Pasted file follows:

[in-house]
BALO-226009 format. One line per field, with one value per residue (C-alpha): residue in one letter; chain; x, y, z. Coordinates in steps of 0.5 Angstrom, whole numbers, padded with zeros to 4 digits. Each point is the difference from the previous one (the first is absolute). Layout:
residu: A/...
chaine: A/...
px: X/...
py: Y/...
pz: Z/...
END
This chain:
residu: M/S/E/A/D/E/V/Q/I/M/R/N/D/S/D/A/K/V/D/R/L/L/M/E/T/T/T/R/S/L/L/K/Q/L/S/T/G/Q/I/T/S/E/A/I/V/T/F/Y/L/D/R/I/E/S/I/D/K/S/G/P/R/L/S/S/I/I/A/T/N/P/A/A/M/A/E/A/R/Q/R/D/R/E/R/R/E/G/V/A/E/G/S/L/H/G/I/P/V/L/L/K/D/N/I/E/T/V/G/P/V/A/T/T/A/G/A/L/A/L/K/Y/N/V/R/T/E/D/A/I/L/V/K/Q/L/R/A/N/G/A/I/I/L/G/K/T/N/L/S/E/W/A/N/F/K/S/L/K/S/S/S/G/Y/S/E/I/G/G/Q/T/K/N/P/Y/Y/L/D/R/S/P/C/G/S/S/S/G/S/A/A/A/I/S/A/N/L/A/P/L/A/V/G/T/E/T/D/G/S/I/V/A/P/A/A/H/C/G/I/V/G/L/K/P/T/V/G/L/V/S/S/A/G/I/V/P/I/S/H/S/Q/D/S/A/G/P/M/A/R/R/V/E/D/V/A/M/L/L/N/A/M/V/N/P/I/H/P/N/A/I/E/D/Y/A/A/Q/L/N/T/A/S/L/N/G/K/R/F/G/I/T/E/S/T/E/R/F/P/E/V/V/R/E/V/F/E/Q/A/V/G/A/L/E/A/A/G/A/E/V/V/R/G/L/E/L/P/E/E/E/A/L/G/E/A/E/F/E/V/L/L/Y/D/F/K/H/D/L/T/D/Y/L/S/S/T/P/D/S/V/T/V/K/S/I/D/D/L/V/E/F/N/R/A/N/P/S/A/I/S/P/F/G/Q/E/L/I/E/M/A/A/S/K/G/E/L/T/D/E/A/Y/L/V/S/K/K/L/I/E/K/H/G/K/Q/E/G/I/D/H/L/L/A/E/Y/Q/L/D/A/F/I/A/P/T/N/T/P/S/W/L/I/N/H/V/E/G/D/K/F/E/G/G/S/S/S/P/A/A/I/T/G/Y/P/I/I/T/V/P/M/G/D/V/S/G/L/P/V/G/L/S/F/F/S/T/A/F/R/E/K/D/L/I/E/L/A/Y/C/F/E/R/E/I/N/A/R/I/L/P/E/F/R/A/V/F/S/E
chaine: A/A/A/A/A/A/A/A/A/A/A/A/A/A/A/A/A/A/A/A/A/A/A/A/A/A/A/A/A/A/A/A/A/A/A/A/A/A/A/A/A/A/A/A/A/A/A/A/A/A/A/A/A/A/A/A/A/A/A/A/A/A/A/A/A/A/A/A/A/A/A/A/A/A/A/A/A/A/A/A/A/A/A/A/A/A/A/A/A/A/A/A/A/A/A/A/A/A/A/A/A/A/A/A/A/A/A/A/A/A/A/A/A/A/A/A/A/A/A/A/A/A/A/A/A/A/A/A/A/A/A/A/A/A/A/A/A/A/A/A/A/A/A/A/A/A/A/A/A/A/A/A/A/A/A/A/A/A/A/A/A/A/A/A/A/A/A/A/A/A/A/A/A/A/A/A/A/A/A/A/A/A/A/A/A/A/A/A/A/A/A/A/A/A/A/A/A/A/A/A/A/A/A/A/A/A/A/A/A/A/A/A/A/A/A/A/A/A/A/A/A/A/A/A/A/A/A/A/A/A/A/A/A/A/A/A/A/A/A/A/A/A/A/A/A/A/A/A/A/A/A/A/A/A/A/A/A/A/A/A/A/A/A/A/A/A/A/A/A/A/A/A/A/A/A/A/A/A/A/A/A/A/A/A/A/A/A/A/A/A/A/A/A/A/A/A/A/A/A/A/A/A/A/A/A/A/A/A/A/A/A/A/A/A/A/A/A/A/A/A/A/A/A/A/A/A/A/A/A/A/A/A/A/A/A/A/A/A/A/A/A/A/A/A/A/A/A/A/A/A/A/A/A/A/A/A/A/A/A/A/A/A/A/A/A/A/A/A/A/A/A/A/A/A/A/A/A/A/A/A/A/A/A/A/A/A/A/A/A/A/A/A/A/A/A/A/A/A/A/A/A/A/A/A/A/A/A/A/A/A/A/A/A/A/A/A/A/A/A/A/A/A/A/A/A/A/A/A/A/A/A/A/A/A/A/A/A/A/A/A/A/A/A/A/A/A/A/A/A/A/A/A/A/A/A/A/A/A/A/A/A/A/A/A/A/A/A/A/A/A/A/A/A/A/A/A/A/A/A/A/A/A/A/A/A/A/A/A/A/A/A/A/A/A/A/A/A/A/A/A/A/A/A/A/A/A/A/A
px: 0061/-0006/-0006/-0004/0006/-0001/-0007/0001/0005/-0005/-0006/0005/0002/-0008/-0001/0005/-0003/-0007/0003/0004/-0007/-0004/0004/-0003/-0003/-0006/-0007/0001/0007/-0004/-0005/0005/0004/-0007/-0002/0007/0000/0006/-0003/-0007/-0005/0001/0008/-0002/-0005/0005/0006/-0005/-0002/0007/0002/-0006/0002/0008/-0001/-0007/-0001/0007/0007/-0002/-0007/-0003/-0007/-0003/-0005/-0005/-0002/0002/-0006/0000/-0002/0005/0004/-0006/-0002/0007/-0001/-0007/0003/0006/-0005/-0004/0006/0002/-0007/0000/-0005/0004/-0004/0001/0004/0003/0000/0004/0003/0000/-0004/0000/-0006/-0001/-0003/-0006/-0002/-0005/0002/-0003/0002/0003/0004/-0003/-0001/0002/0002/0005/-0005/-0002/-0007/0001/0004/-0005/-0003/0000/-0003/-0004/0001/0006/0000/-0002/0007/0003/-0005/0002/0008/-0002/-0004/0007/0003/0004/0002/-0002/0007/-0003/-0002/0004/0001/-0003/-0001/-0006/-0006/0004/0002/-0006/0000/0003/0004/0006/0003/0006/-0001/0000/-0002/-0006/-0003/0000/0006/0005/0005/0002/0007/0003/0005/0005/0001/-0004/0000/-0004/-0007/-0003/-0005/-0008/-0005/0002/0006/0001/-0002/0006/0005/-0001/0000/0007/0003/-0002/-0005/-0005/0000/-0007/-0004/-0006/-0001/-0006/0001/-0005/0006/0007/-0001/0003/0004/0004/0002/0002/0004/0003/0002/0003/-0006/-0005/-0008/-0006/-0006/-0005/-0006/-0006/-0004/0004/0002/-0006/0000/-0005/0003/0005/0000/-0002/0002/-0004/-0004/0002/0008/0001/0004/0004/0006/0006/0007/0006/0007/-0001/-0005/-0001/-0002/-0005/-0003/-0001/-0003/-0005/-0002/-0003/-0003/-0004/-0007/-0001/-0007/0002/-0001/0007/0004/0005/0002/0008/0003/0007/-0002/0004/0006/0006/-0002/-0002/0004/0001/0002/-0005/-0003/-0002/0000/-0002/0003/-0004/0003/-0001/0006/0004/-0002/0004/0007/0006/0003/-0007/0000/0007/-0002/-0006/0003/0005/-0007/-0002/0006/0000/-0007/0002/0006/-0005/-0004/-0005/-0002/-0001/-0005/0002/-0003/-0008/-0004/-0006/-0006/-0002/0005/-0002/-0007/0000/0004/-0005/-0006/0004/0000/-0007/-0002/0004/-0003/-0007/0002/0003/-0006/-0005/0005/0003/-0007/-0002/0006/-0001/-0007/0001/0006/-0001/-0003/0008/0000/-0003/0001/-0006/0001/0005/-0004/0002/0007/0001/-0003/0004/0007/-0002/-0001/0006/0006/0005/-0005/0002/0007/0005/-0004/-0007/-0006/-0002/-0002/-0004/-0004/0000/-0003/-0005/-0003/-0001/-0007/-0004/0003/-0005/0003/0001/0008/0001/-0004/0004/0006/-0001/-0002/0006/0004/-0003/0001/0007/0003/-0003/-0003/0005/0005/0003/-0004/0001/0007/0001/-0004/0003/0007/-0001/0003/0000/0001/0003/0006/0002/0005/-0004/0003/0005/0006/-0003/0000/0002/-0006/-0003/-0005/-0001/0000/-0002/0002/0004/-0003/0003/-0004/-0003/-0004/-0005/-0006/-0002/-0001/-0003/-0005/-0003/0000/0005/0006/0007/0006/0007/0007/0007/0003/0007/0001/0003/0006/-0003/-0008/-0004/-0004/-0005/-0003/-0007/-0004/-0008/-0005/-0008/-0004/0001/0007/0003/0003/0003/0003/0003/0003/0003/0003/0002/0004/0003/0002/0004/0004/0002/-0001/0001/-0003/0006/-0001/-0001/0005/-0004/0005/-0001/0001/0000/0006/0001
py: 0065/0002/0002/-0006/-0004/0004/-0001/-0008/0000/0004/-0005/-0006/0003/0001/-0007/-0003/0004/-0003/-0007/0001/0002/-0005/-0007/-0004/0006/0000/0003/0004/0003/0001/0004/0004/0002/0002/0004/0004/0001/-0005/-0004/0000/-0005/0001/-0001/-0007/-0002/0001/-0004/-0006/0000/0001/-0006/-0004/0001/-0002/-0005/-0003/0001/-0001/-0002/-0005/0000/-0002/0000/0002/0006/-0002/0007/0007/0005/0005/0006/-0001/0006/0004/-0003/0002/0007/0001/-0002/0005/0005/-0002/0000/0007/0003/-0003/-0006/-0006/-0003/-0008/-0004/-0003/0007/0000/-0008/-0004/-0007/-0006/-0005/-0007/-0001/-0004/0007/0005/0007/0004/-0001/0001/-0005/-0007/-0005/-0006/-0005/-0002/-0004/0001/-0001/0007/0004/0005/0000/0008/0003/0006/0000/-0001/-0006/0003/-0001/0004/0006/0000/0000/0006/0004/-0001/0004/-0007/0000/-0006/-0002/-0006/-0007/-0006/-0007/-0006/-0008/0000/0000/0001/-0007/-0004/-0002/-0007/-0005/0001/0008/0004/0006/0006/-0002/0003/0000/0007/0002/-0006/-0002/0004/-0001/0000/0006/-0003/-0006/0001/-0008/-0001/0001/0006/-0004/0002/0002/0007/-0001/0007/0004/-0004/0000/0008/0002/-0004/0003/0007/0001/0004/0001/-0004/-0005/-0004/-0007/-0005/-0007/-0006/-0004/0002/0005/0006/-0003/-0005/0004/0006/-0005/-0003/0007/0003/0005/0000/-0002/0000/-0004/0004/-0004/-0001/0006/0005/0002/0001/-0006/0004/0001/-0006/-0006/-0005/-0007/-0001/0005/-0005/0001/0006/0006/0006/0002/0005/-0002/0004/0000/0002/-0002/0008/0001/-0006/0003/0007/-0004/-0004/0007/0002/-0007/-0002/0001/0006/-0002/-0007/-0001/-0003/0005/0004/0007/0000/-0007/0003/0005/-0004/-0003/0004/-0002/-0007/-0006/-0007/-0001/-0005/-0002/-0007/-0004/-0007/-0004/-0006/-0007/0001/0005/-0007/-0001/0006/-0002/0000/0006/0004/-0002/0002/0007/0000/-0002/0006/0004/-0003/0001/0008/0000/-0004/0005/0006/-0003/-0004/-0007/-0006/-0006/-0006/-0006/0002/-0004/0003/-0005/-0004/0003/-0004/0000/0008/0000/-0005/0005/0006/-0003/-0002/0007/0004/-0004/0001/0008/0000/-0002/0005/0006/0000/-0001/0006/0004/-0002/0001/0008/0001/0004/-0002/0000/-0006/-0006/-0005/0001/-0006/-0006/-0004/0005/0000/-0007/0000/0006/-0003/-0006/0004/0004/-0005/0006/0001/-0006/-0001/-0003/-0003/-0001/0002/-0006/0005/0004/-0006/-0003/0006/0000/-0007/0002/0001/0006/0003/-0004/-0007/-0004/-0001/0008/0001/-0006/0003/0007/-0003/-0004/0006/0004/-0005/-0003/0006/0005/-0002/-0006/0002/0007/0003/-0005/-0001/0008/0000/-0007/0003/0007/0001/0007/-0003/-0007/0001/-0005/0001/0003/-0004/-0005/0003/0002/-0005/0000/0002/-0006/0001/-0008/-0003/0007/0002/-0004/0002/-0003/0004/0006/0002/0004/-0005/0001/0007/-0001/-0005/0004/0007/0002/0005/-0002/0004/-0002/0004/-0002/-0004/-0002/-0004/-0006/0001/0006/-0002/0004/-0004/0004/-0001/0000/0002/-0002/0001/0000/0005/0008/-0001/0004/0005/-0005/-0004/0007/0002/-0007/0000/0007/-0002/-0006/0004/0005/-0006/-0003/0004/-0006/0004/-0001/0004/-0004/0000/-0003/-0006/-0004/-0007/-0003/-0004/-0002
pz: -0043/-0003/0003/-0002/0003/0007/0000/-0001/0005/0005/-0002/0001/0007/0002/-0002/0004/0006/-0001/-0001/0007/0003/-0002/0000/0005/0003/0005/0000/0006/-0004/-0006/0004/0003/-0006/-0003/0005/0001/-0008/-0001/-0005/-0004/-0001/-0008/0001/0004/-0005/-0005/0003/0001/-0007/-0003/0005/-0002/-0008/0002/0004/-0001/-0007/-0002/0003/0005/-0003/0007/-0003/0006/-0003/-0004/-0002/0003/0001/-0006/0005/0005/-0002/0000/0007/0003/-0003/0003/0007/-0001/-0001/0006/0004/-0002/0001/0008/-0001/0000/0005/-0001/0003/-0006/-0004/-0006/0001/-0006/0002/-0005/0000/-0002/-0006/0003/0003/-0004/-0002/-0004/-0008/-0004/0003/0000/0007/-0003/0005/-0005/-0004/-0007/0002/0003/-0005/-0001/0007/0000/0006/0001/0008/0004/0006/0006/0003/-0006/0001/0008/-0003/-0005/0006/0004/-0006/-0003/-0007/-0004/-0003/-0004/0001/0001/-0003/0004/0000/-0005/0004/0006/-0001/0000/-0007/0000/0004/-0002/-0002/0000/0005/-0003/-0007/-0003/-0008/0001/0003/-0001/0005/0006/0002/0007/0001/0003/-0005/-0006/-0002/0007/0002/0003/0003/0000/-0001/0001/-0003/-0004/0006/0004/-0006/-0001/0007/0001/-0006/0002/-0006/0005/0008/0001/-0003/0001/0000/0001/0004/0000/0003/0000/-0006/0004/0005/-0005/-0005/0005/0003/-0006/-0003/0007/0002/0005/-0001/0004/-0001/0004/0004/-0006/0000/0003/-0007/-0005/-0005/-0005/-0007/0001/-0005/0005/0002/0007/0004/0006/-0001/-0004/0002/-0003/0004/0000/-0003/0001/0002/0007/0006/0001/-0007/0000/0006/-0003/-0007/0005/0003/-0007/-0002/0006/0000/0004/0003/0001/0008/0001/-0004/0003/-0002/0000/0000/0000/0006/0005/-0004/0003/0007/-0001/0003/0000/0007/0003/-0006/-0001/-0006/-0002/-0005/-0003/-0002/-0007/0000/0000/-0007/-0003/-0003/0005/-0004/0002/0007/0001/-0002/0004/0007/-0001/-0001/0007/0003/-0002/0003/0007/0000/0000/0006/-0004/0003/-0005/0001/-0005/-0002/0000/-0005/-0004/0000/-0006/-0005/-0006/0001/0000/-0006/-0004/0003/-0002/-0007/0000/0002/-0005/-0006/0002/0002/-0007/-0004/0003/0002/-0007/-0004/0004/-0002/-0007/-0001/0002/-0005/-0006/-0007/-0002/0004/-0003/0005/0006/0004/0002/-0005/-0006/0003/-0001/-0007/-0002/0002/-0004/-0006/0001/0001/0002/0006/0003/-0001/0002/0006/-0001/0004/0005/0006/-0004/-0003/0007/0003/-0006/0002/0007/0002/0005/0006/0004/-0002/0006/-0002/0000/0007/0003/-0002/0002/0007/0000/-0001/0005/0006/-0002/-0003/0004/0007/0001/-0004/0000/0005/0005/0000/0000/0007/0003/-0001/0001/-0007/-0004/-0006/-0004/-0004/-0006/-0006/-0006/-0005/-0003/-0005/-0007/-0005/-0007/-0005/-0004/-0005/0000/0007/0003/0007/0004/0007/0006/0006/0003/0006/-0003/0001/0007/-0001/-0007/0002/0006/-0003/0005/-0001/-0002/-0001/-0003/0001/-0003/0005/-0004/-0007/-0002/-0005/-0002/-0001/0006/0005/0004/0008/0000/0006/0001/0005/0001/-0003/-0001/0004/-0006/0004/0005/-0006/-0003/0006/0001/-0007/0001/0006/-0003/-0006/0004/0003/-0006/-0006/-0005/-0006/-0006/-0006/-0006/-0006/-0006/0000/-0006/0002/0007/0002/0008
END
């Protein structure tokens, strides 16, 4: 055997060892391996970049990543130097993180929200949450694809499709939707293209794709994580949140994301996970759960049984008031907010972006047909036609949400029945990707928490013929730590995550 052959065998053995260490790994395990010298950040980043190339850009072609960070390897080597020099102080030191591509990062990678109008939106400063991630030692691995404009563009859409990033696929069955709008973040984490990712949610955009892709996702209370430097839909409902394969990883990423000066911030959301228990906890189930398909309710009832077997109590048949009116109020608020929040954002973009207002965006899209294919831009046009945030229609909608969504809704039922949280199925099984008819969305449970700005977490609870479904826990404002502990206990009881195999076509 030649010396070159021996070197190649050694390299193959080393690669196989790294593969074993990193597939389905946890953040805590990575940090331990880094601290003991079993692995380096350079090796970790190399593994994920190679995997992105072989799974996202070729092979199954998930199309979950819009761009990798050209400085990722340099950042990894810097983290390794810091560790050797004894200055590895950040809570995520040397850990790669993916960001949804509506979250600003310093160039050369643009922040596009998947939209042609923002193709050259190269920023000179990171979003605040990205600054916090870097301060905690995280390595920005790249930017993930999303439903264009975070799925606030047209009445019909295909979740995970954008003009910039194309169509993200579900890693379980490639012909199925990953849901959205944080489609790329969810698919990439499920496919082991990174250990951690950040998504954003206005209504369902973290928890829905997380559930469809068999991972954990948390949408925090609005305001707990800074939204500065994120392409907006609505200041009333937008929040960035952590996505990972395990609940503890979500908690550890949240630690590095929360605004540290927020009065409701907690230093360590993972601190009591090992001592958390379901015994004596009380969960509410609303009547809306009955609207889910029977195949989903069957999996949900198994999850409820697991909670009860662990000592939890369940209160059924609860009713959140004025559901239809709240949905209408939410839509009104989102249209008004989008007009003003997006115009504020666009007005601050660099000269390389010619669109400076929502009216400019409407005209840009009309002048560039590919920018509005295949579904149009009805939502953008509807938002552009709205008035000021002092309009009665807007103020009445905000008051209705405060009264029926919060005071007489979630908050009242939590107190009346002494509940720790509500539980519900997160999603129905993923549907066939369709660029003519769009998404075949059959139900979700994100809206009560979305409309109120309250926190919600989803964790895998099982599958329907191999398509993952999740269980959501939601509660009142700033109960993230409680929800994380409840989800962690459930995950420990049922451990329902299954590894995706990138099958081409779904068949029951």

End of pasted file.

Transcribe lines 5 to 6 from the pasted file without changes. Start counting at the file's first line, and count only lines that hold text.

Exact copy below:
px: X/...
py: Y/...